If no context is specified, then any scenario at all is relevant, including scenarios you come up with for the specific purpose of highlighting a difference. For example, for any difference between two things, you could invent a scenario where aliens come and agree not to destroy our planet if and only if we give them a very specific object as a gift. It just so happens one of the two objects we’re considering would meet the aliens’ criteria but the other wouldn’t. The objects would have extremely unequal value in that scenario. So unless we’re considering the objects within a narrow enough context to exclude that alien tribute scenario from consideration (or at least enough context to treat it as very unlikely, and therefore unimportant), we won’t safely be able to consider two objects similar enough. Similar analysis works for things other than physical objects, like ideas – they’re always different for some scenarios, and the more constraints we put on the context then the more we can approximately judge them as similar or different.
When we focus on life in our society today, that gives us a fair amount of context. We know what the common goals and practices are. We know people will want a dinner and roughly how big it should be in terms of volume and calories. We know what sort of nutrients it should have. And we can check and see that thousands of the “same” meal meet reasonable societal expectations for different dinner goals like vitamin A, vitamin C, calories, sweetness, saltiness, etc. The meals are measured to be the right weight within a margin of error, and they have the right amount of each ingredient within a margin of error, and the boxes have identical art and writing within a margin of error, and the packaging is adequately solid or air tight within a margin of error, and they’re currently at the right temperature within a margin of error, and so on. So for a standard context today, many different frozen packaged meals are the same. In other words, we evaluate many meals and convert from many different values on many different incommensurable dimensions to a single overall evaluation.
Note that, in order to specify a margin of error, you need a context. A margin of error means that more or less of a particular factor is OK within some limits. That makes sense if you know a goal, such as the writing on the box being legible for any typical member of our society. But in another context with another goal, like the alien tribute, the relevant margins of error could be totally different. The aliens might care about the exact amount and shade of purple rather than whether it’s shaped like English letters. Margin of error for the “T” being imperfectly straight but still legible is totally different than margin of error for what ranges of light frequency responses (in other words, colors) the aliens would be satisfied by.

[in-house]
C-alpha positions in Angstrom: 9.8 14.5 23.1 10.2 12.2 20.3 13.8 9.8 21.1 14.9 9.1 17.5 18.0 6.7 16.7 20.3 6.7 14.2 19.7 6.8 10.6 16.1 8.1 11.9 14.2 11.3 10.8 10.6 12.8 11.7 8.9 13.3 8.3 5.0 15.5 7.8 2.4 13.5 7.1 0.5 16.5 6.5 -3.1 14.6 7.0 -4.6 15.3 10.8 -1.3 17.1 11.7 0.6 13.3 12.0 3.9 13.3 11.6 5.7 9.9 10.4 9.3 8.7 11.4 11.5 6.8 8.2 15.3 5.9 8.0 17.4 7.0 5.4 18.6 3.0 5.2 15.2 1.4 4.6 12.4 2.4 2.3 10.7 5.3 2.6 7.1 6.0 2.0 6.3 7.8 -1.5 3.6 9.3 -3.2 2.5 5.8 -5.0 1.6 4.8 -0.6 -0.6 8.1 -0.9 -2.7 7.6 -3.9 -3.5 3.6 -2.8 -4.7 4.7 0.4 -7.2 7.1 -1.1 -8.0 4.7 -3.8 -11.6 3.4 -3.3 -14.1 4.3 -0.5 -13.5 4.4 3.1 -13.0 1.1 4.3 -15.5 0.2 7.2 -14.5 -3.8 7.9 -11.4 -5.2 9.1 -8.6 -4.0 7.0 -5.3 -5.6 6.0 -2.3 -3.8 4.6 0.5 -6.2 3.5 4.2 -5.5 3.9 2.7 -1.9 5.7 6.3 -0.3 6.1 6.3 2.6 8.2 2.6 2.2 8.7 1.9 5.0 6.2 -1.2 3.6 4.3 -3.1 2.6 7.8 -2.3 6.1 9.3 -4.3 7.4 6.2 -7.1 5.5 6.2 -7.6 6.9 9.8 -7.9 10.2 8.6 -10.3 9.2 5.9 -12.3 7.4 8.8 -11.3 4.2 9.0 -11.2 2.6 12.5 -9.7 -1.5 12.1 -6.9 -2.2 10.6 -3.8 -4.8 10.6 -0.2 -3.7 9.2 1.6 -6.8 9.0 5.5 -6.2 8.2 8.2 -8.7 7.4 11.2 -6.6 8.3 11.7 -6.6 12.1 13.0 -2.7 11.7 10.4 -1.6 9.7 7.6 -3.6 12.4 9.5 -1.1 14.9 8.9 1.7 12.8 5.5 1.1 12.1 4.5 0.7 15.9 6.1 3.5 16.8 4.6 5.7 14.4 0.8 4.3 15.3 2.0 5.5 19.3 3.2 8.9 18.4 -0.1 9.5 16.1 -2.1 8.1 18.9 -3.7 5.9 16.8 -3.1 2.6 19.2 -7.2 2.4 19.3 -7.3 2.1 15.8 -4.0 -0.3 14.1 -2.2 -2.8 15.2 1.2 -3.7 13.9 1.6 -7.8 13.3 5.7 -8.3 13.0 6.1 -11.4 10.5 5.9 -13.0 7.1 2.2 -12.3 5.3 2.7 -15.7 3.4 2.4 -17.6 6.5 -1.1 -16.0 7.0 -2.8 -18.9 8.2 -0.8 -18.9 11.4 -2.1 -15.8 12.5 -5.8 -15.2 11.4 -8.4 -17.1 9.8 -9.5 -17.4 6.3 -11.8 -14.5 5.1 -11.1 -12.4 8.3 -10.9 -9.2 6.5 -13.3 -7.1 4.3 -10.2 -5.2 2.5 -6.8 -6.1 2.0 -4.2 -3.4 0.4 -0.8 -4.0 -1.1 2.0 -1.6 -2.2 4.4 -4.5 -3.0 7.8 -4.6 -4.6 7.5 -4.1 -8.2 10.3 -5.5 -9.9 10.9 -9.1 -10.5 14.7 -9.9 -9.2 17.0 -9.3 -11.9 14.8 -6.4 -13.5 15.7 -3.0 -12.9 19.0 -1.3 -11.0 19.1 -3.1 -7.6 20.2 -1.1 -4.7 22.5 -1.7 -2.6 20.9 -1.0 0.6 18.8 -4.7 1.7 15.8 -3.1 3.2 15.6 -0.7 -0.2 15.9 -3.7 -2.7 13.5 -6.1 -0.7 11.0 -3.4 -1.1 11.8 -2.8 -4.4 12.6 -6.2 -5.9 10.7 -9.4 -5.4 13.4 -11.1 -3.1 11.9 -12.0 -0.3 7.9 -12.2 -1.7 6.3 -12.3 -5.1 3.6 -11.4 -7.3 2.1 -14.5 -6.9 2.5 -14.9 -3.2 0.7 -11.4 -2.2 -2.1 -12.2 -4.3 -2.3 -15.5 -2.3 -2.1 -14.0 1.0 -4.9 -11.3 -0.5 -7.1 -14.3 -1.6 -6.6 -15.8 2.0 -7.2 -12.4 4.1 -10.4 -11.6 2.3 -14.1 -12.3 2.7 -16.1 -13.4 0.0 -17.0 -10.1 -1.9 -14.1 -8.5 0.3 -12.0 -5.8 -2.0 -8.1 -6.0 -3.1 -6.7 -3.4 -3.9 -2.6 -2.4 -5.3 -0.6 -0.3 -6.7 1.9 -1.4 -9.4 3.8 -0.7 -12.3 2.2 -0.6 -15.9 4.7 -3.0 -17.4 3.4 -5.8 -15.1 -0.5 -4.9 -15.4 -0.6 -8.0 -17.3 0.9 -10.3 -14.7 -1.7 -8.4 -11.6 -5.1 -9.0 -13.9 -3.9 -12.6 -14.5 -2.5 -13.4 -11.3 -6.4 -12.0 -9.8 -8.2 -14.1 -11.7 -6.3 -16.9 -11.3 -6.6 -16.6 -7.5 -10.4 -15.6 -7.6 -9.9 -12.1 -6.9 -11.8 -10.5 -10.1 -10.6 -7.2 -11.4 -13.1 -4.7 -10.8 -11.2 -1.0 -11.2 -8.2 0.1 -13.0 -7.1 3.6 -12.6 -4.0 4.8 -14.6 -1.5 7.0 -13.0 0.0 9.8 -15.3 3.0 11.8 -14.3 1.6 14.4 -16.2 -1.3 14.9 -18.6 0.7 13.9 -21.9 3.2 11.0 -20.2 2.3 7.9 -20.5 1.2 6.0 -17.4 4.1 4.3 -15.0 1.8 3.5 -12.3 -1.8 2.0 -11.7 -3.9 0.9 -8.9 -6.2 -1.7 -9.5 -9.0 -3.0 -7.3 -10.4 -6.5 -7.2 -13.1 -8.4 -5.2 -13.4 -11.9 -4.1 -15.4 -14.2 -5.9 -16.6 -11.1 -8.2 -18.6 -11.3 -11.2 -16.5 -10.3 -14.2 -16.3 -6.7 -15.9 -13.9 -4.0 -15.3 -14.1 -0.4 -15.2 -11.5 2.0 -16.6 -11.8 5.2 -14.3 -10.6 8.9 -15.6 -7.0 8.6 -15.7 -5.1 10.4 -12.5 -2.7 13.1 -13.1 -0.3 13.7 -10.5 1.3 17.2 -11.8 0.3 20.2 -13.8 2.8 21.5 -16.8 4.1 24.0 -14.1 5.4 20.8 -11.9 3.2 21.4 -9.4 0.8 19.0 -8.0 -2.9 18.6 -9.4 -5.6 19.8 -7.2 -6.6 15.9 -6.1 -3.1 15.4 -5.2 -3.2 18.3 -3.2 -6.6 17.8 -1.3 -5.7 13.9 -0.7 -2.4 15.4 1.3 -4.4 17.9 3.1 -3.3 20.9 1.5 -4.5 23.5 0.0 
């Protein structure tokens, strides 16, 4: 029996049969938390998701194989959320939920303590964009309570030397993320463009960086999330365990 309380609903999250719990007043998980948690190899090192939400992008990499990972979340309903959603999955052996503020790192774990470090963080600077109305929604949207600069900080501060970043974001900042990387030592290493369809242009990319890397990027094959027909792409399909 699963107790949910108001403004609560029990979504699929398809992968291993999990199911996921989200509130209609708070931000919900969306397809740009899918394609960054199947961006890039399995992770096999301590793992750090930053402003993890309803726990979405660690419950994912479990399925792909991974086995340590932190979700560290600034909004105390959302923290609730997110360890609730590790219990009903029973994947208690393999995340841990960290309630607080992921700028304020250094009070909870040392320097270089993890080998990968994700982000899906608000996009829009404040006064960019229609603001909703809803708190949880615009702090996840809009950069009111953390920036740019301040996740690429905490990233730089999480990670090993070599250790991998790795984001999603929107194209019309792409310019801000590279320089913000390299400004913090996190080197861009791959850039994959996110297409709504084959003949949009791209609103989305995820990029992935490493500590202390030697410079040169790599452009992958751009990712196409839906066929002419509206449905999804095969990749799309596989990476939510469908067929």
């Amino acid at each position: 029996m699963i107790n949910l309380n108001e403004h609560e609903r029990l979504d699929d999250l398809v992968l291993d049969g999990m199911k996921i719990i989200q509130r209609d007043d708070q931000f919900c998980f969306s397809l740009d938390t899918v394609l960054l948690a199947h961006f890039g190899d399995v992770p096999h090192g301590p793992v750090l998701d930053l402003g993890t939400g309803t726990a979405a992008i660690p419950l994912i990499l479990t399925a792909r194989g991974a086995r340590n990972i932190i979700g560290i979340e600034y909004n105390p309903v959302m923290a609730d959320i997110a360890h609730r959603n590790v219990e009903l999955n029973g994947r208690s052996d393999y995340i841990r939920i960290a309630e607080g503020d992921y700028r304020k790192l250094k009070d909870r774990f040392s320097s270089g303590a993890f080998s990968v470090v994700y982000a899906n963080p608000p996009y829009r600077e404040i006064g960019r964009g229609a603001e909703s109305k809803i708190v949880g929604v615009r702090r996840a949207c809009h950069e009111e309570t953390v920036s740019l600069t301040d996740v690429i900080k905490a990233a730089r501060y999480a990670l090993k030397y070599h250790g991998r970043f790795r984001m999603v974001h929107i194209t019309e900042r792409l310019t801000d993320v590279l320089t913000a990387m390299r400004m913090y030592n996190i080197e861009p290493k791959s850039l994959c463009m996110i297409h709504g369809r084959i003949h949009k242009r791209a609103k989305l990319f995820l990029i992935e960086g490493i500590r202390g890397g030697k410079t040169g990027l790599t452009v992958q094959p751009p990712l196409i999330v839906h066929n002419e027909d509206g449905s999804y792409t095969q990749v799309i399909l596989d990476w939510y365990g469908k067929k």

Change the context and what is similar enough (what conversions between dimensions work well enough) may change. You might want to do an art project that requires six carrot slices but find that some of the meals at the grocery store only have five. Five carrot slices is adequate for dinner but not for your art project.
You might want to split the meal between your two kids, so you want an even number of meatballs. Some meals have six meatballs and others have five. You don’t want to have to cut a meatball and get into an argument about which half is larger, so you’d prefer a meal with six meatballs. Or maybe you have six kids and want to give them one meatball each, so again random variance down to five meatballs would matter to you. Some other people might care a lot more about the mass of the meat rather than the number of meatballs. They’d prefer a meal that’s a little larger, but wouldn’t care at all if the same amount of meat is divided between five or six meatballs.
You might want to do a science experiment that requires exactly 500 calories worth of food (and the margin of error is only one calorie – you want between 499 and 501 calories). Then there are some frozen meals that would work but most wouldn’t (assuming the experiment requires a whole meal so you can’t add or remove some calories).
For general eating usage for people today, a meal doesn’t need to have an exact amount of calories. If it was really low you might be unsatisfied but many meals have excess capacity on calories to do their job and meet your expectations. You don’t try to optimize that. If you get hungry again you can just have a snack.
In the future, the price of beef might have gone up 1,000,000x (inflation-adjusted) while the price of potatoes went down 1,000,000x. If so, one of the meals with an extra gram of beef could be much more valuable than one with an extra gram of potato instead. So in that context they’d be very different, even though, today, I might cook and eat those meals without even noticing the difference.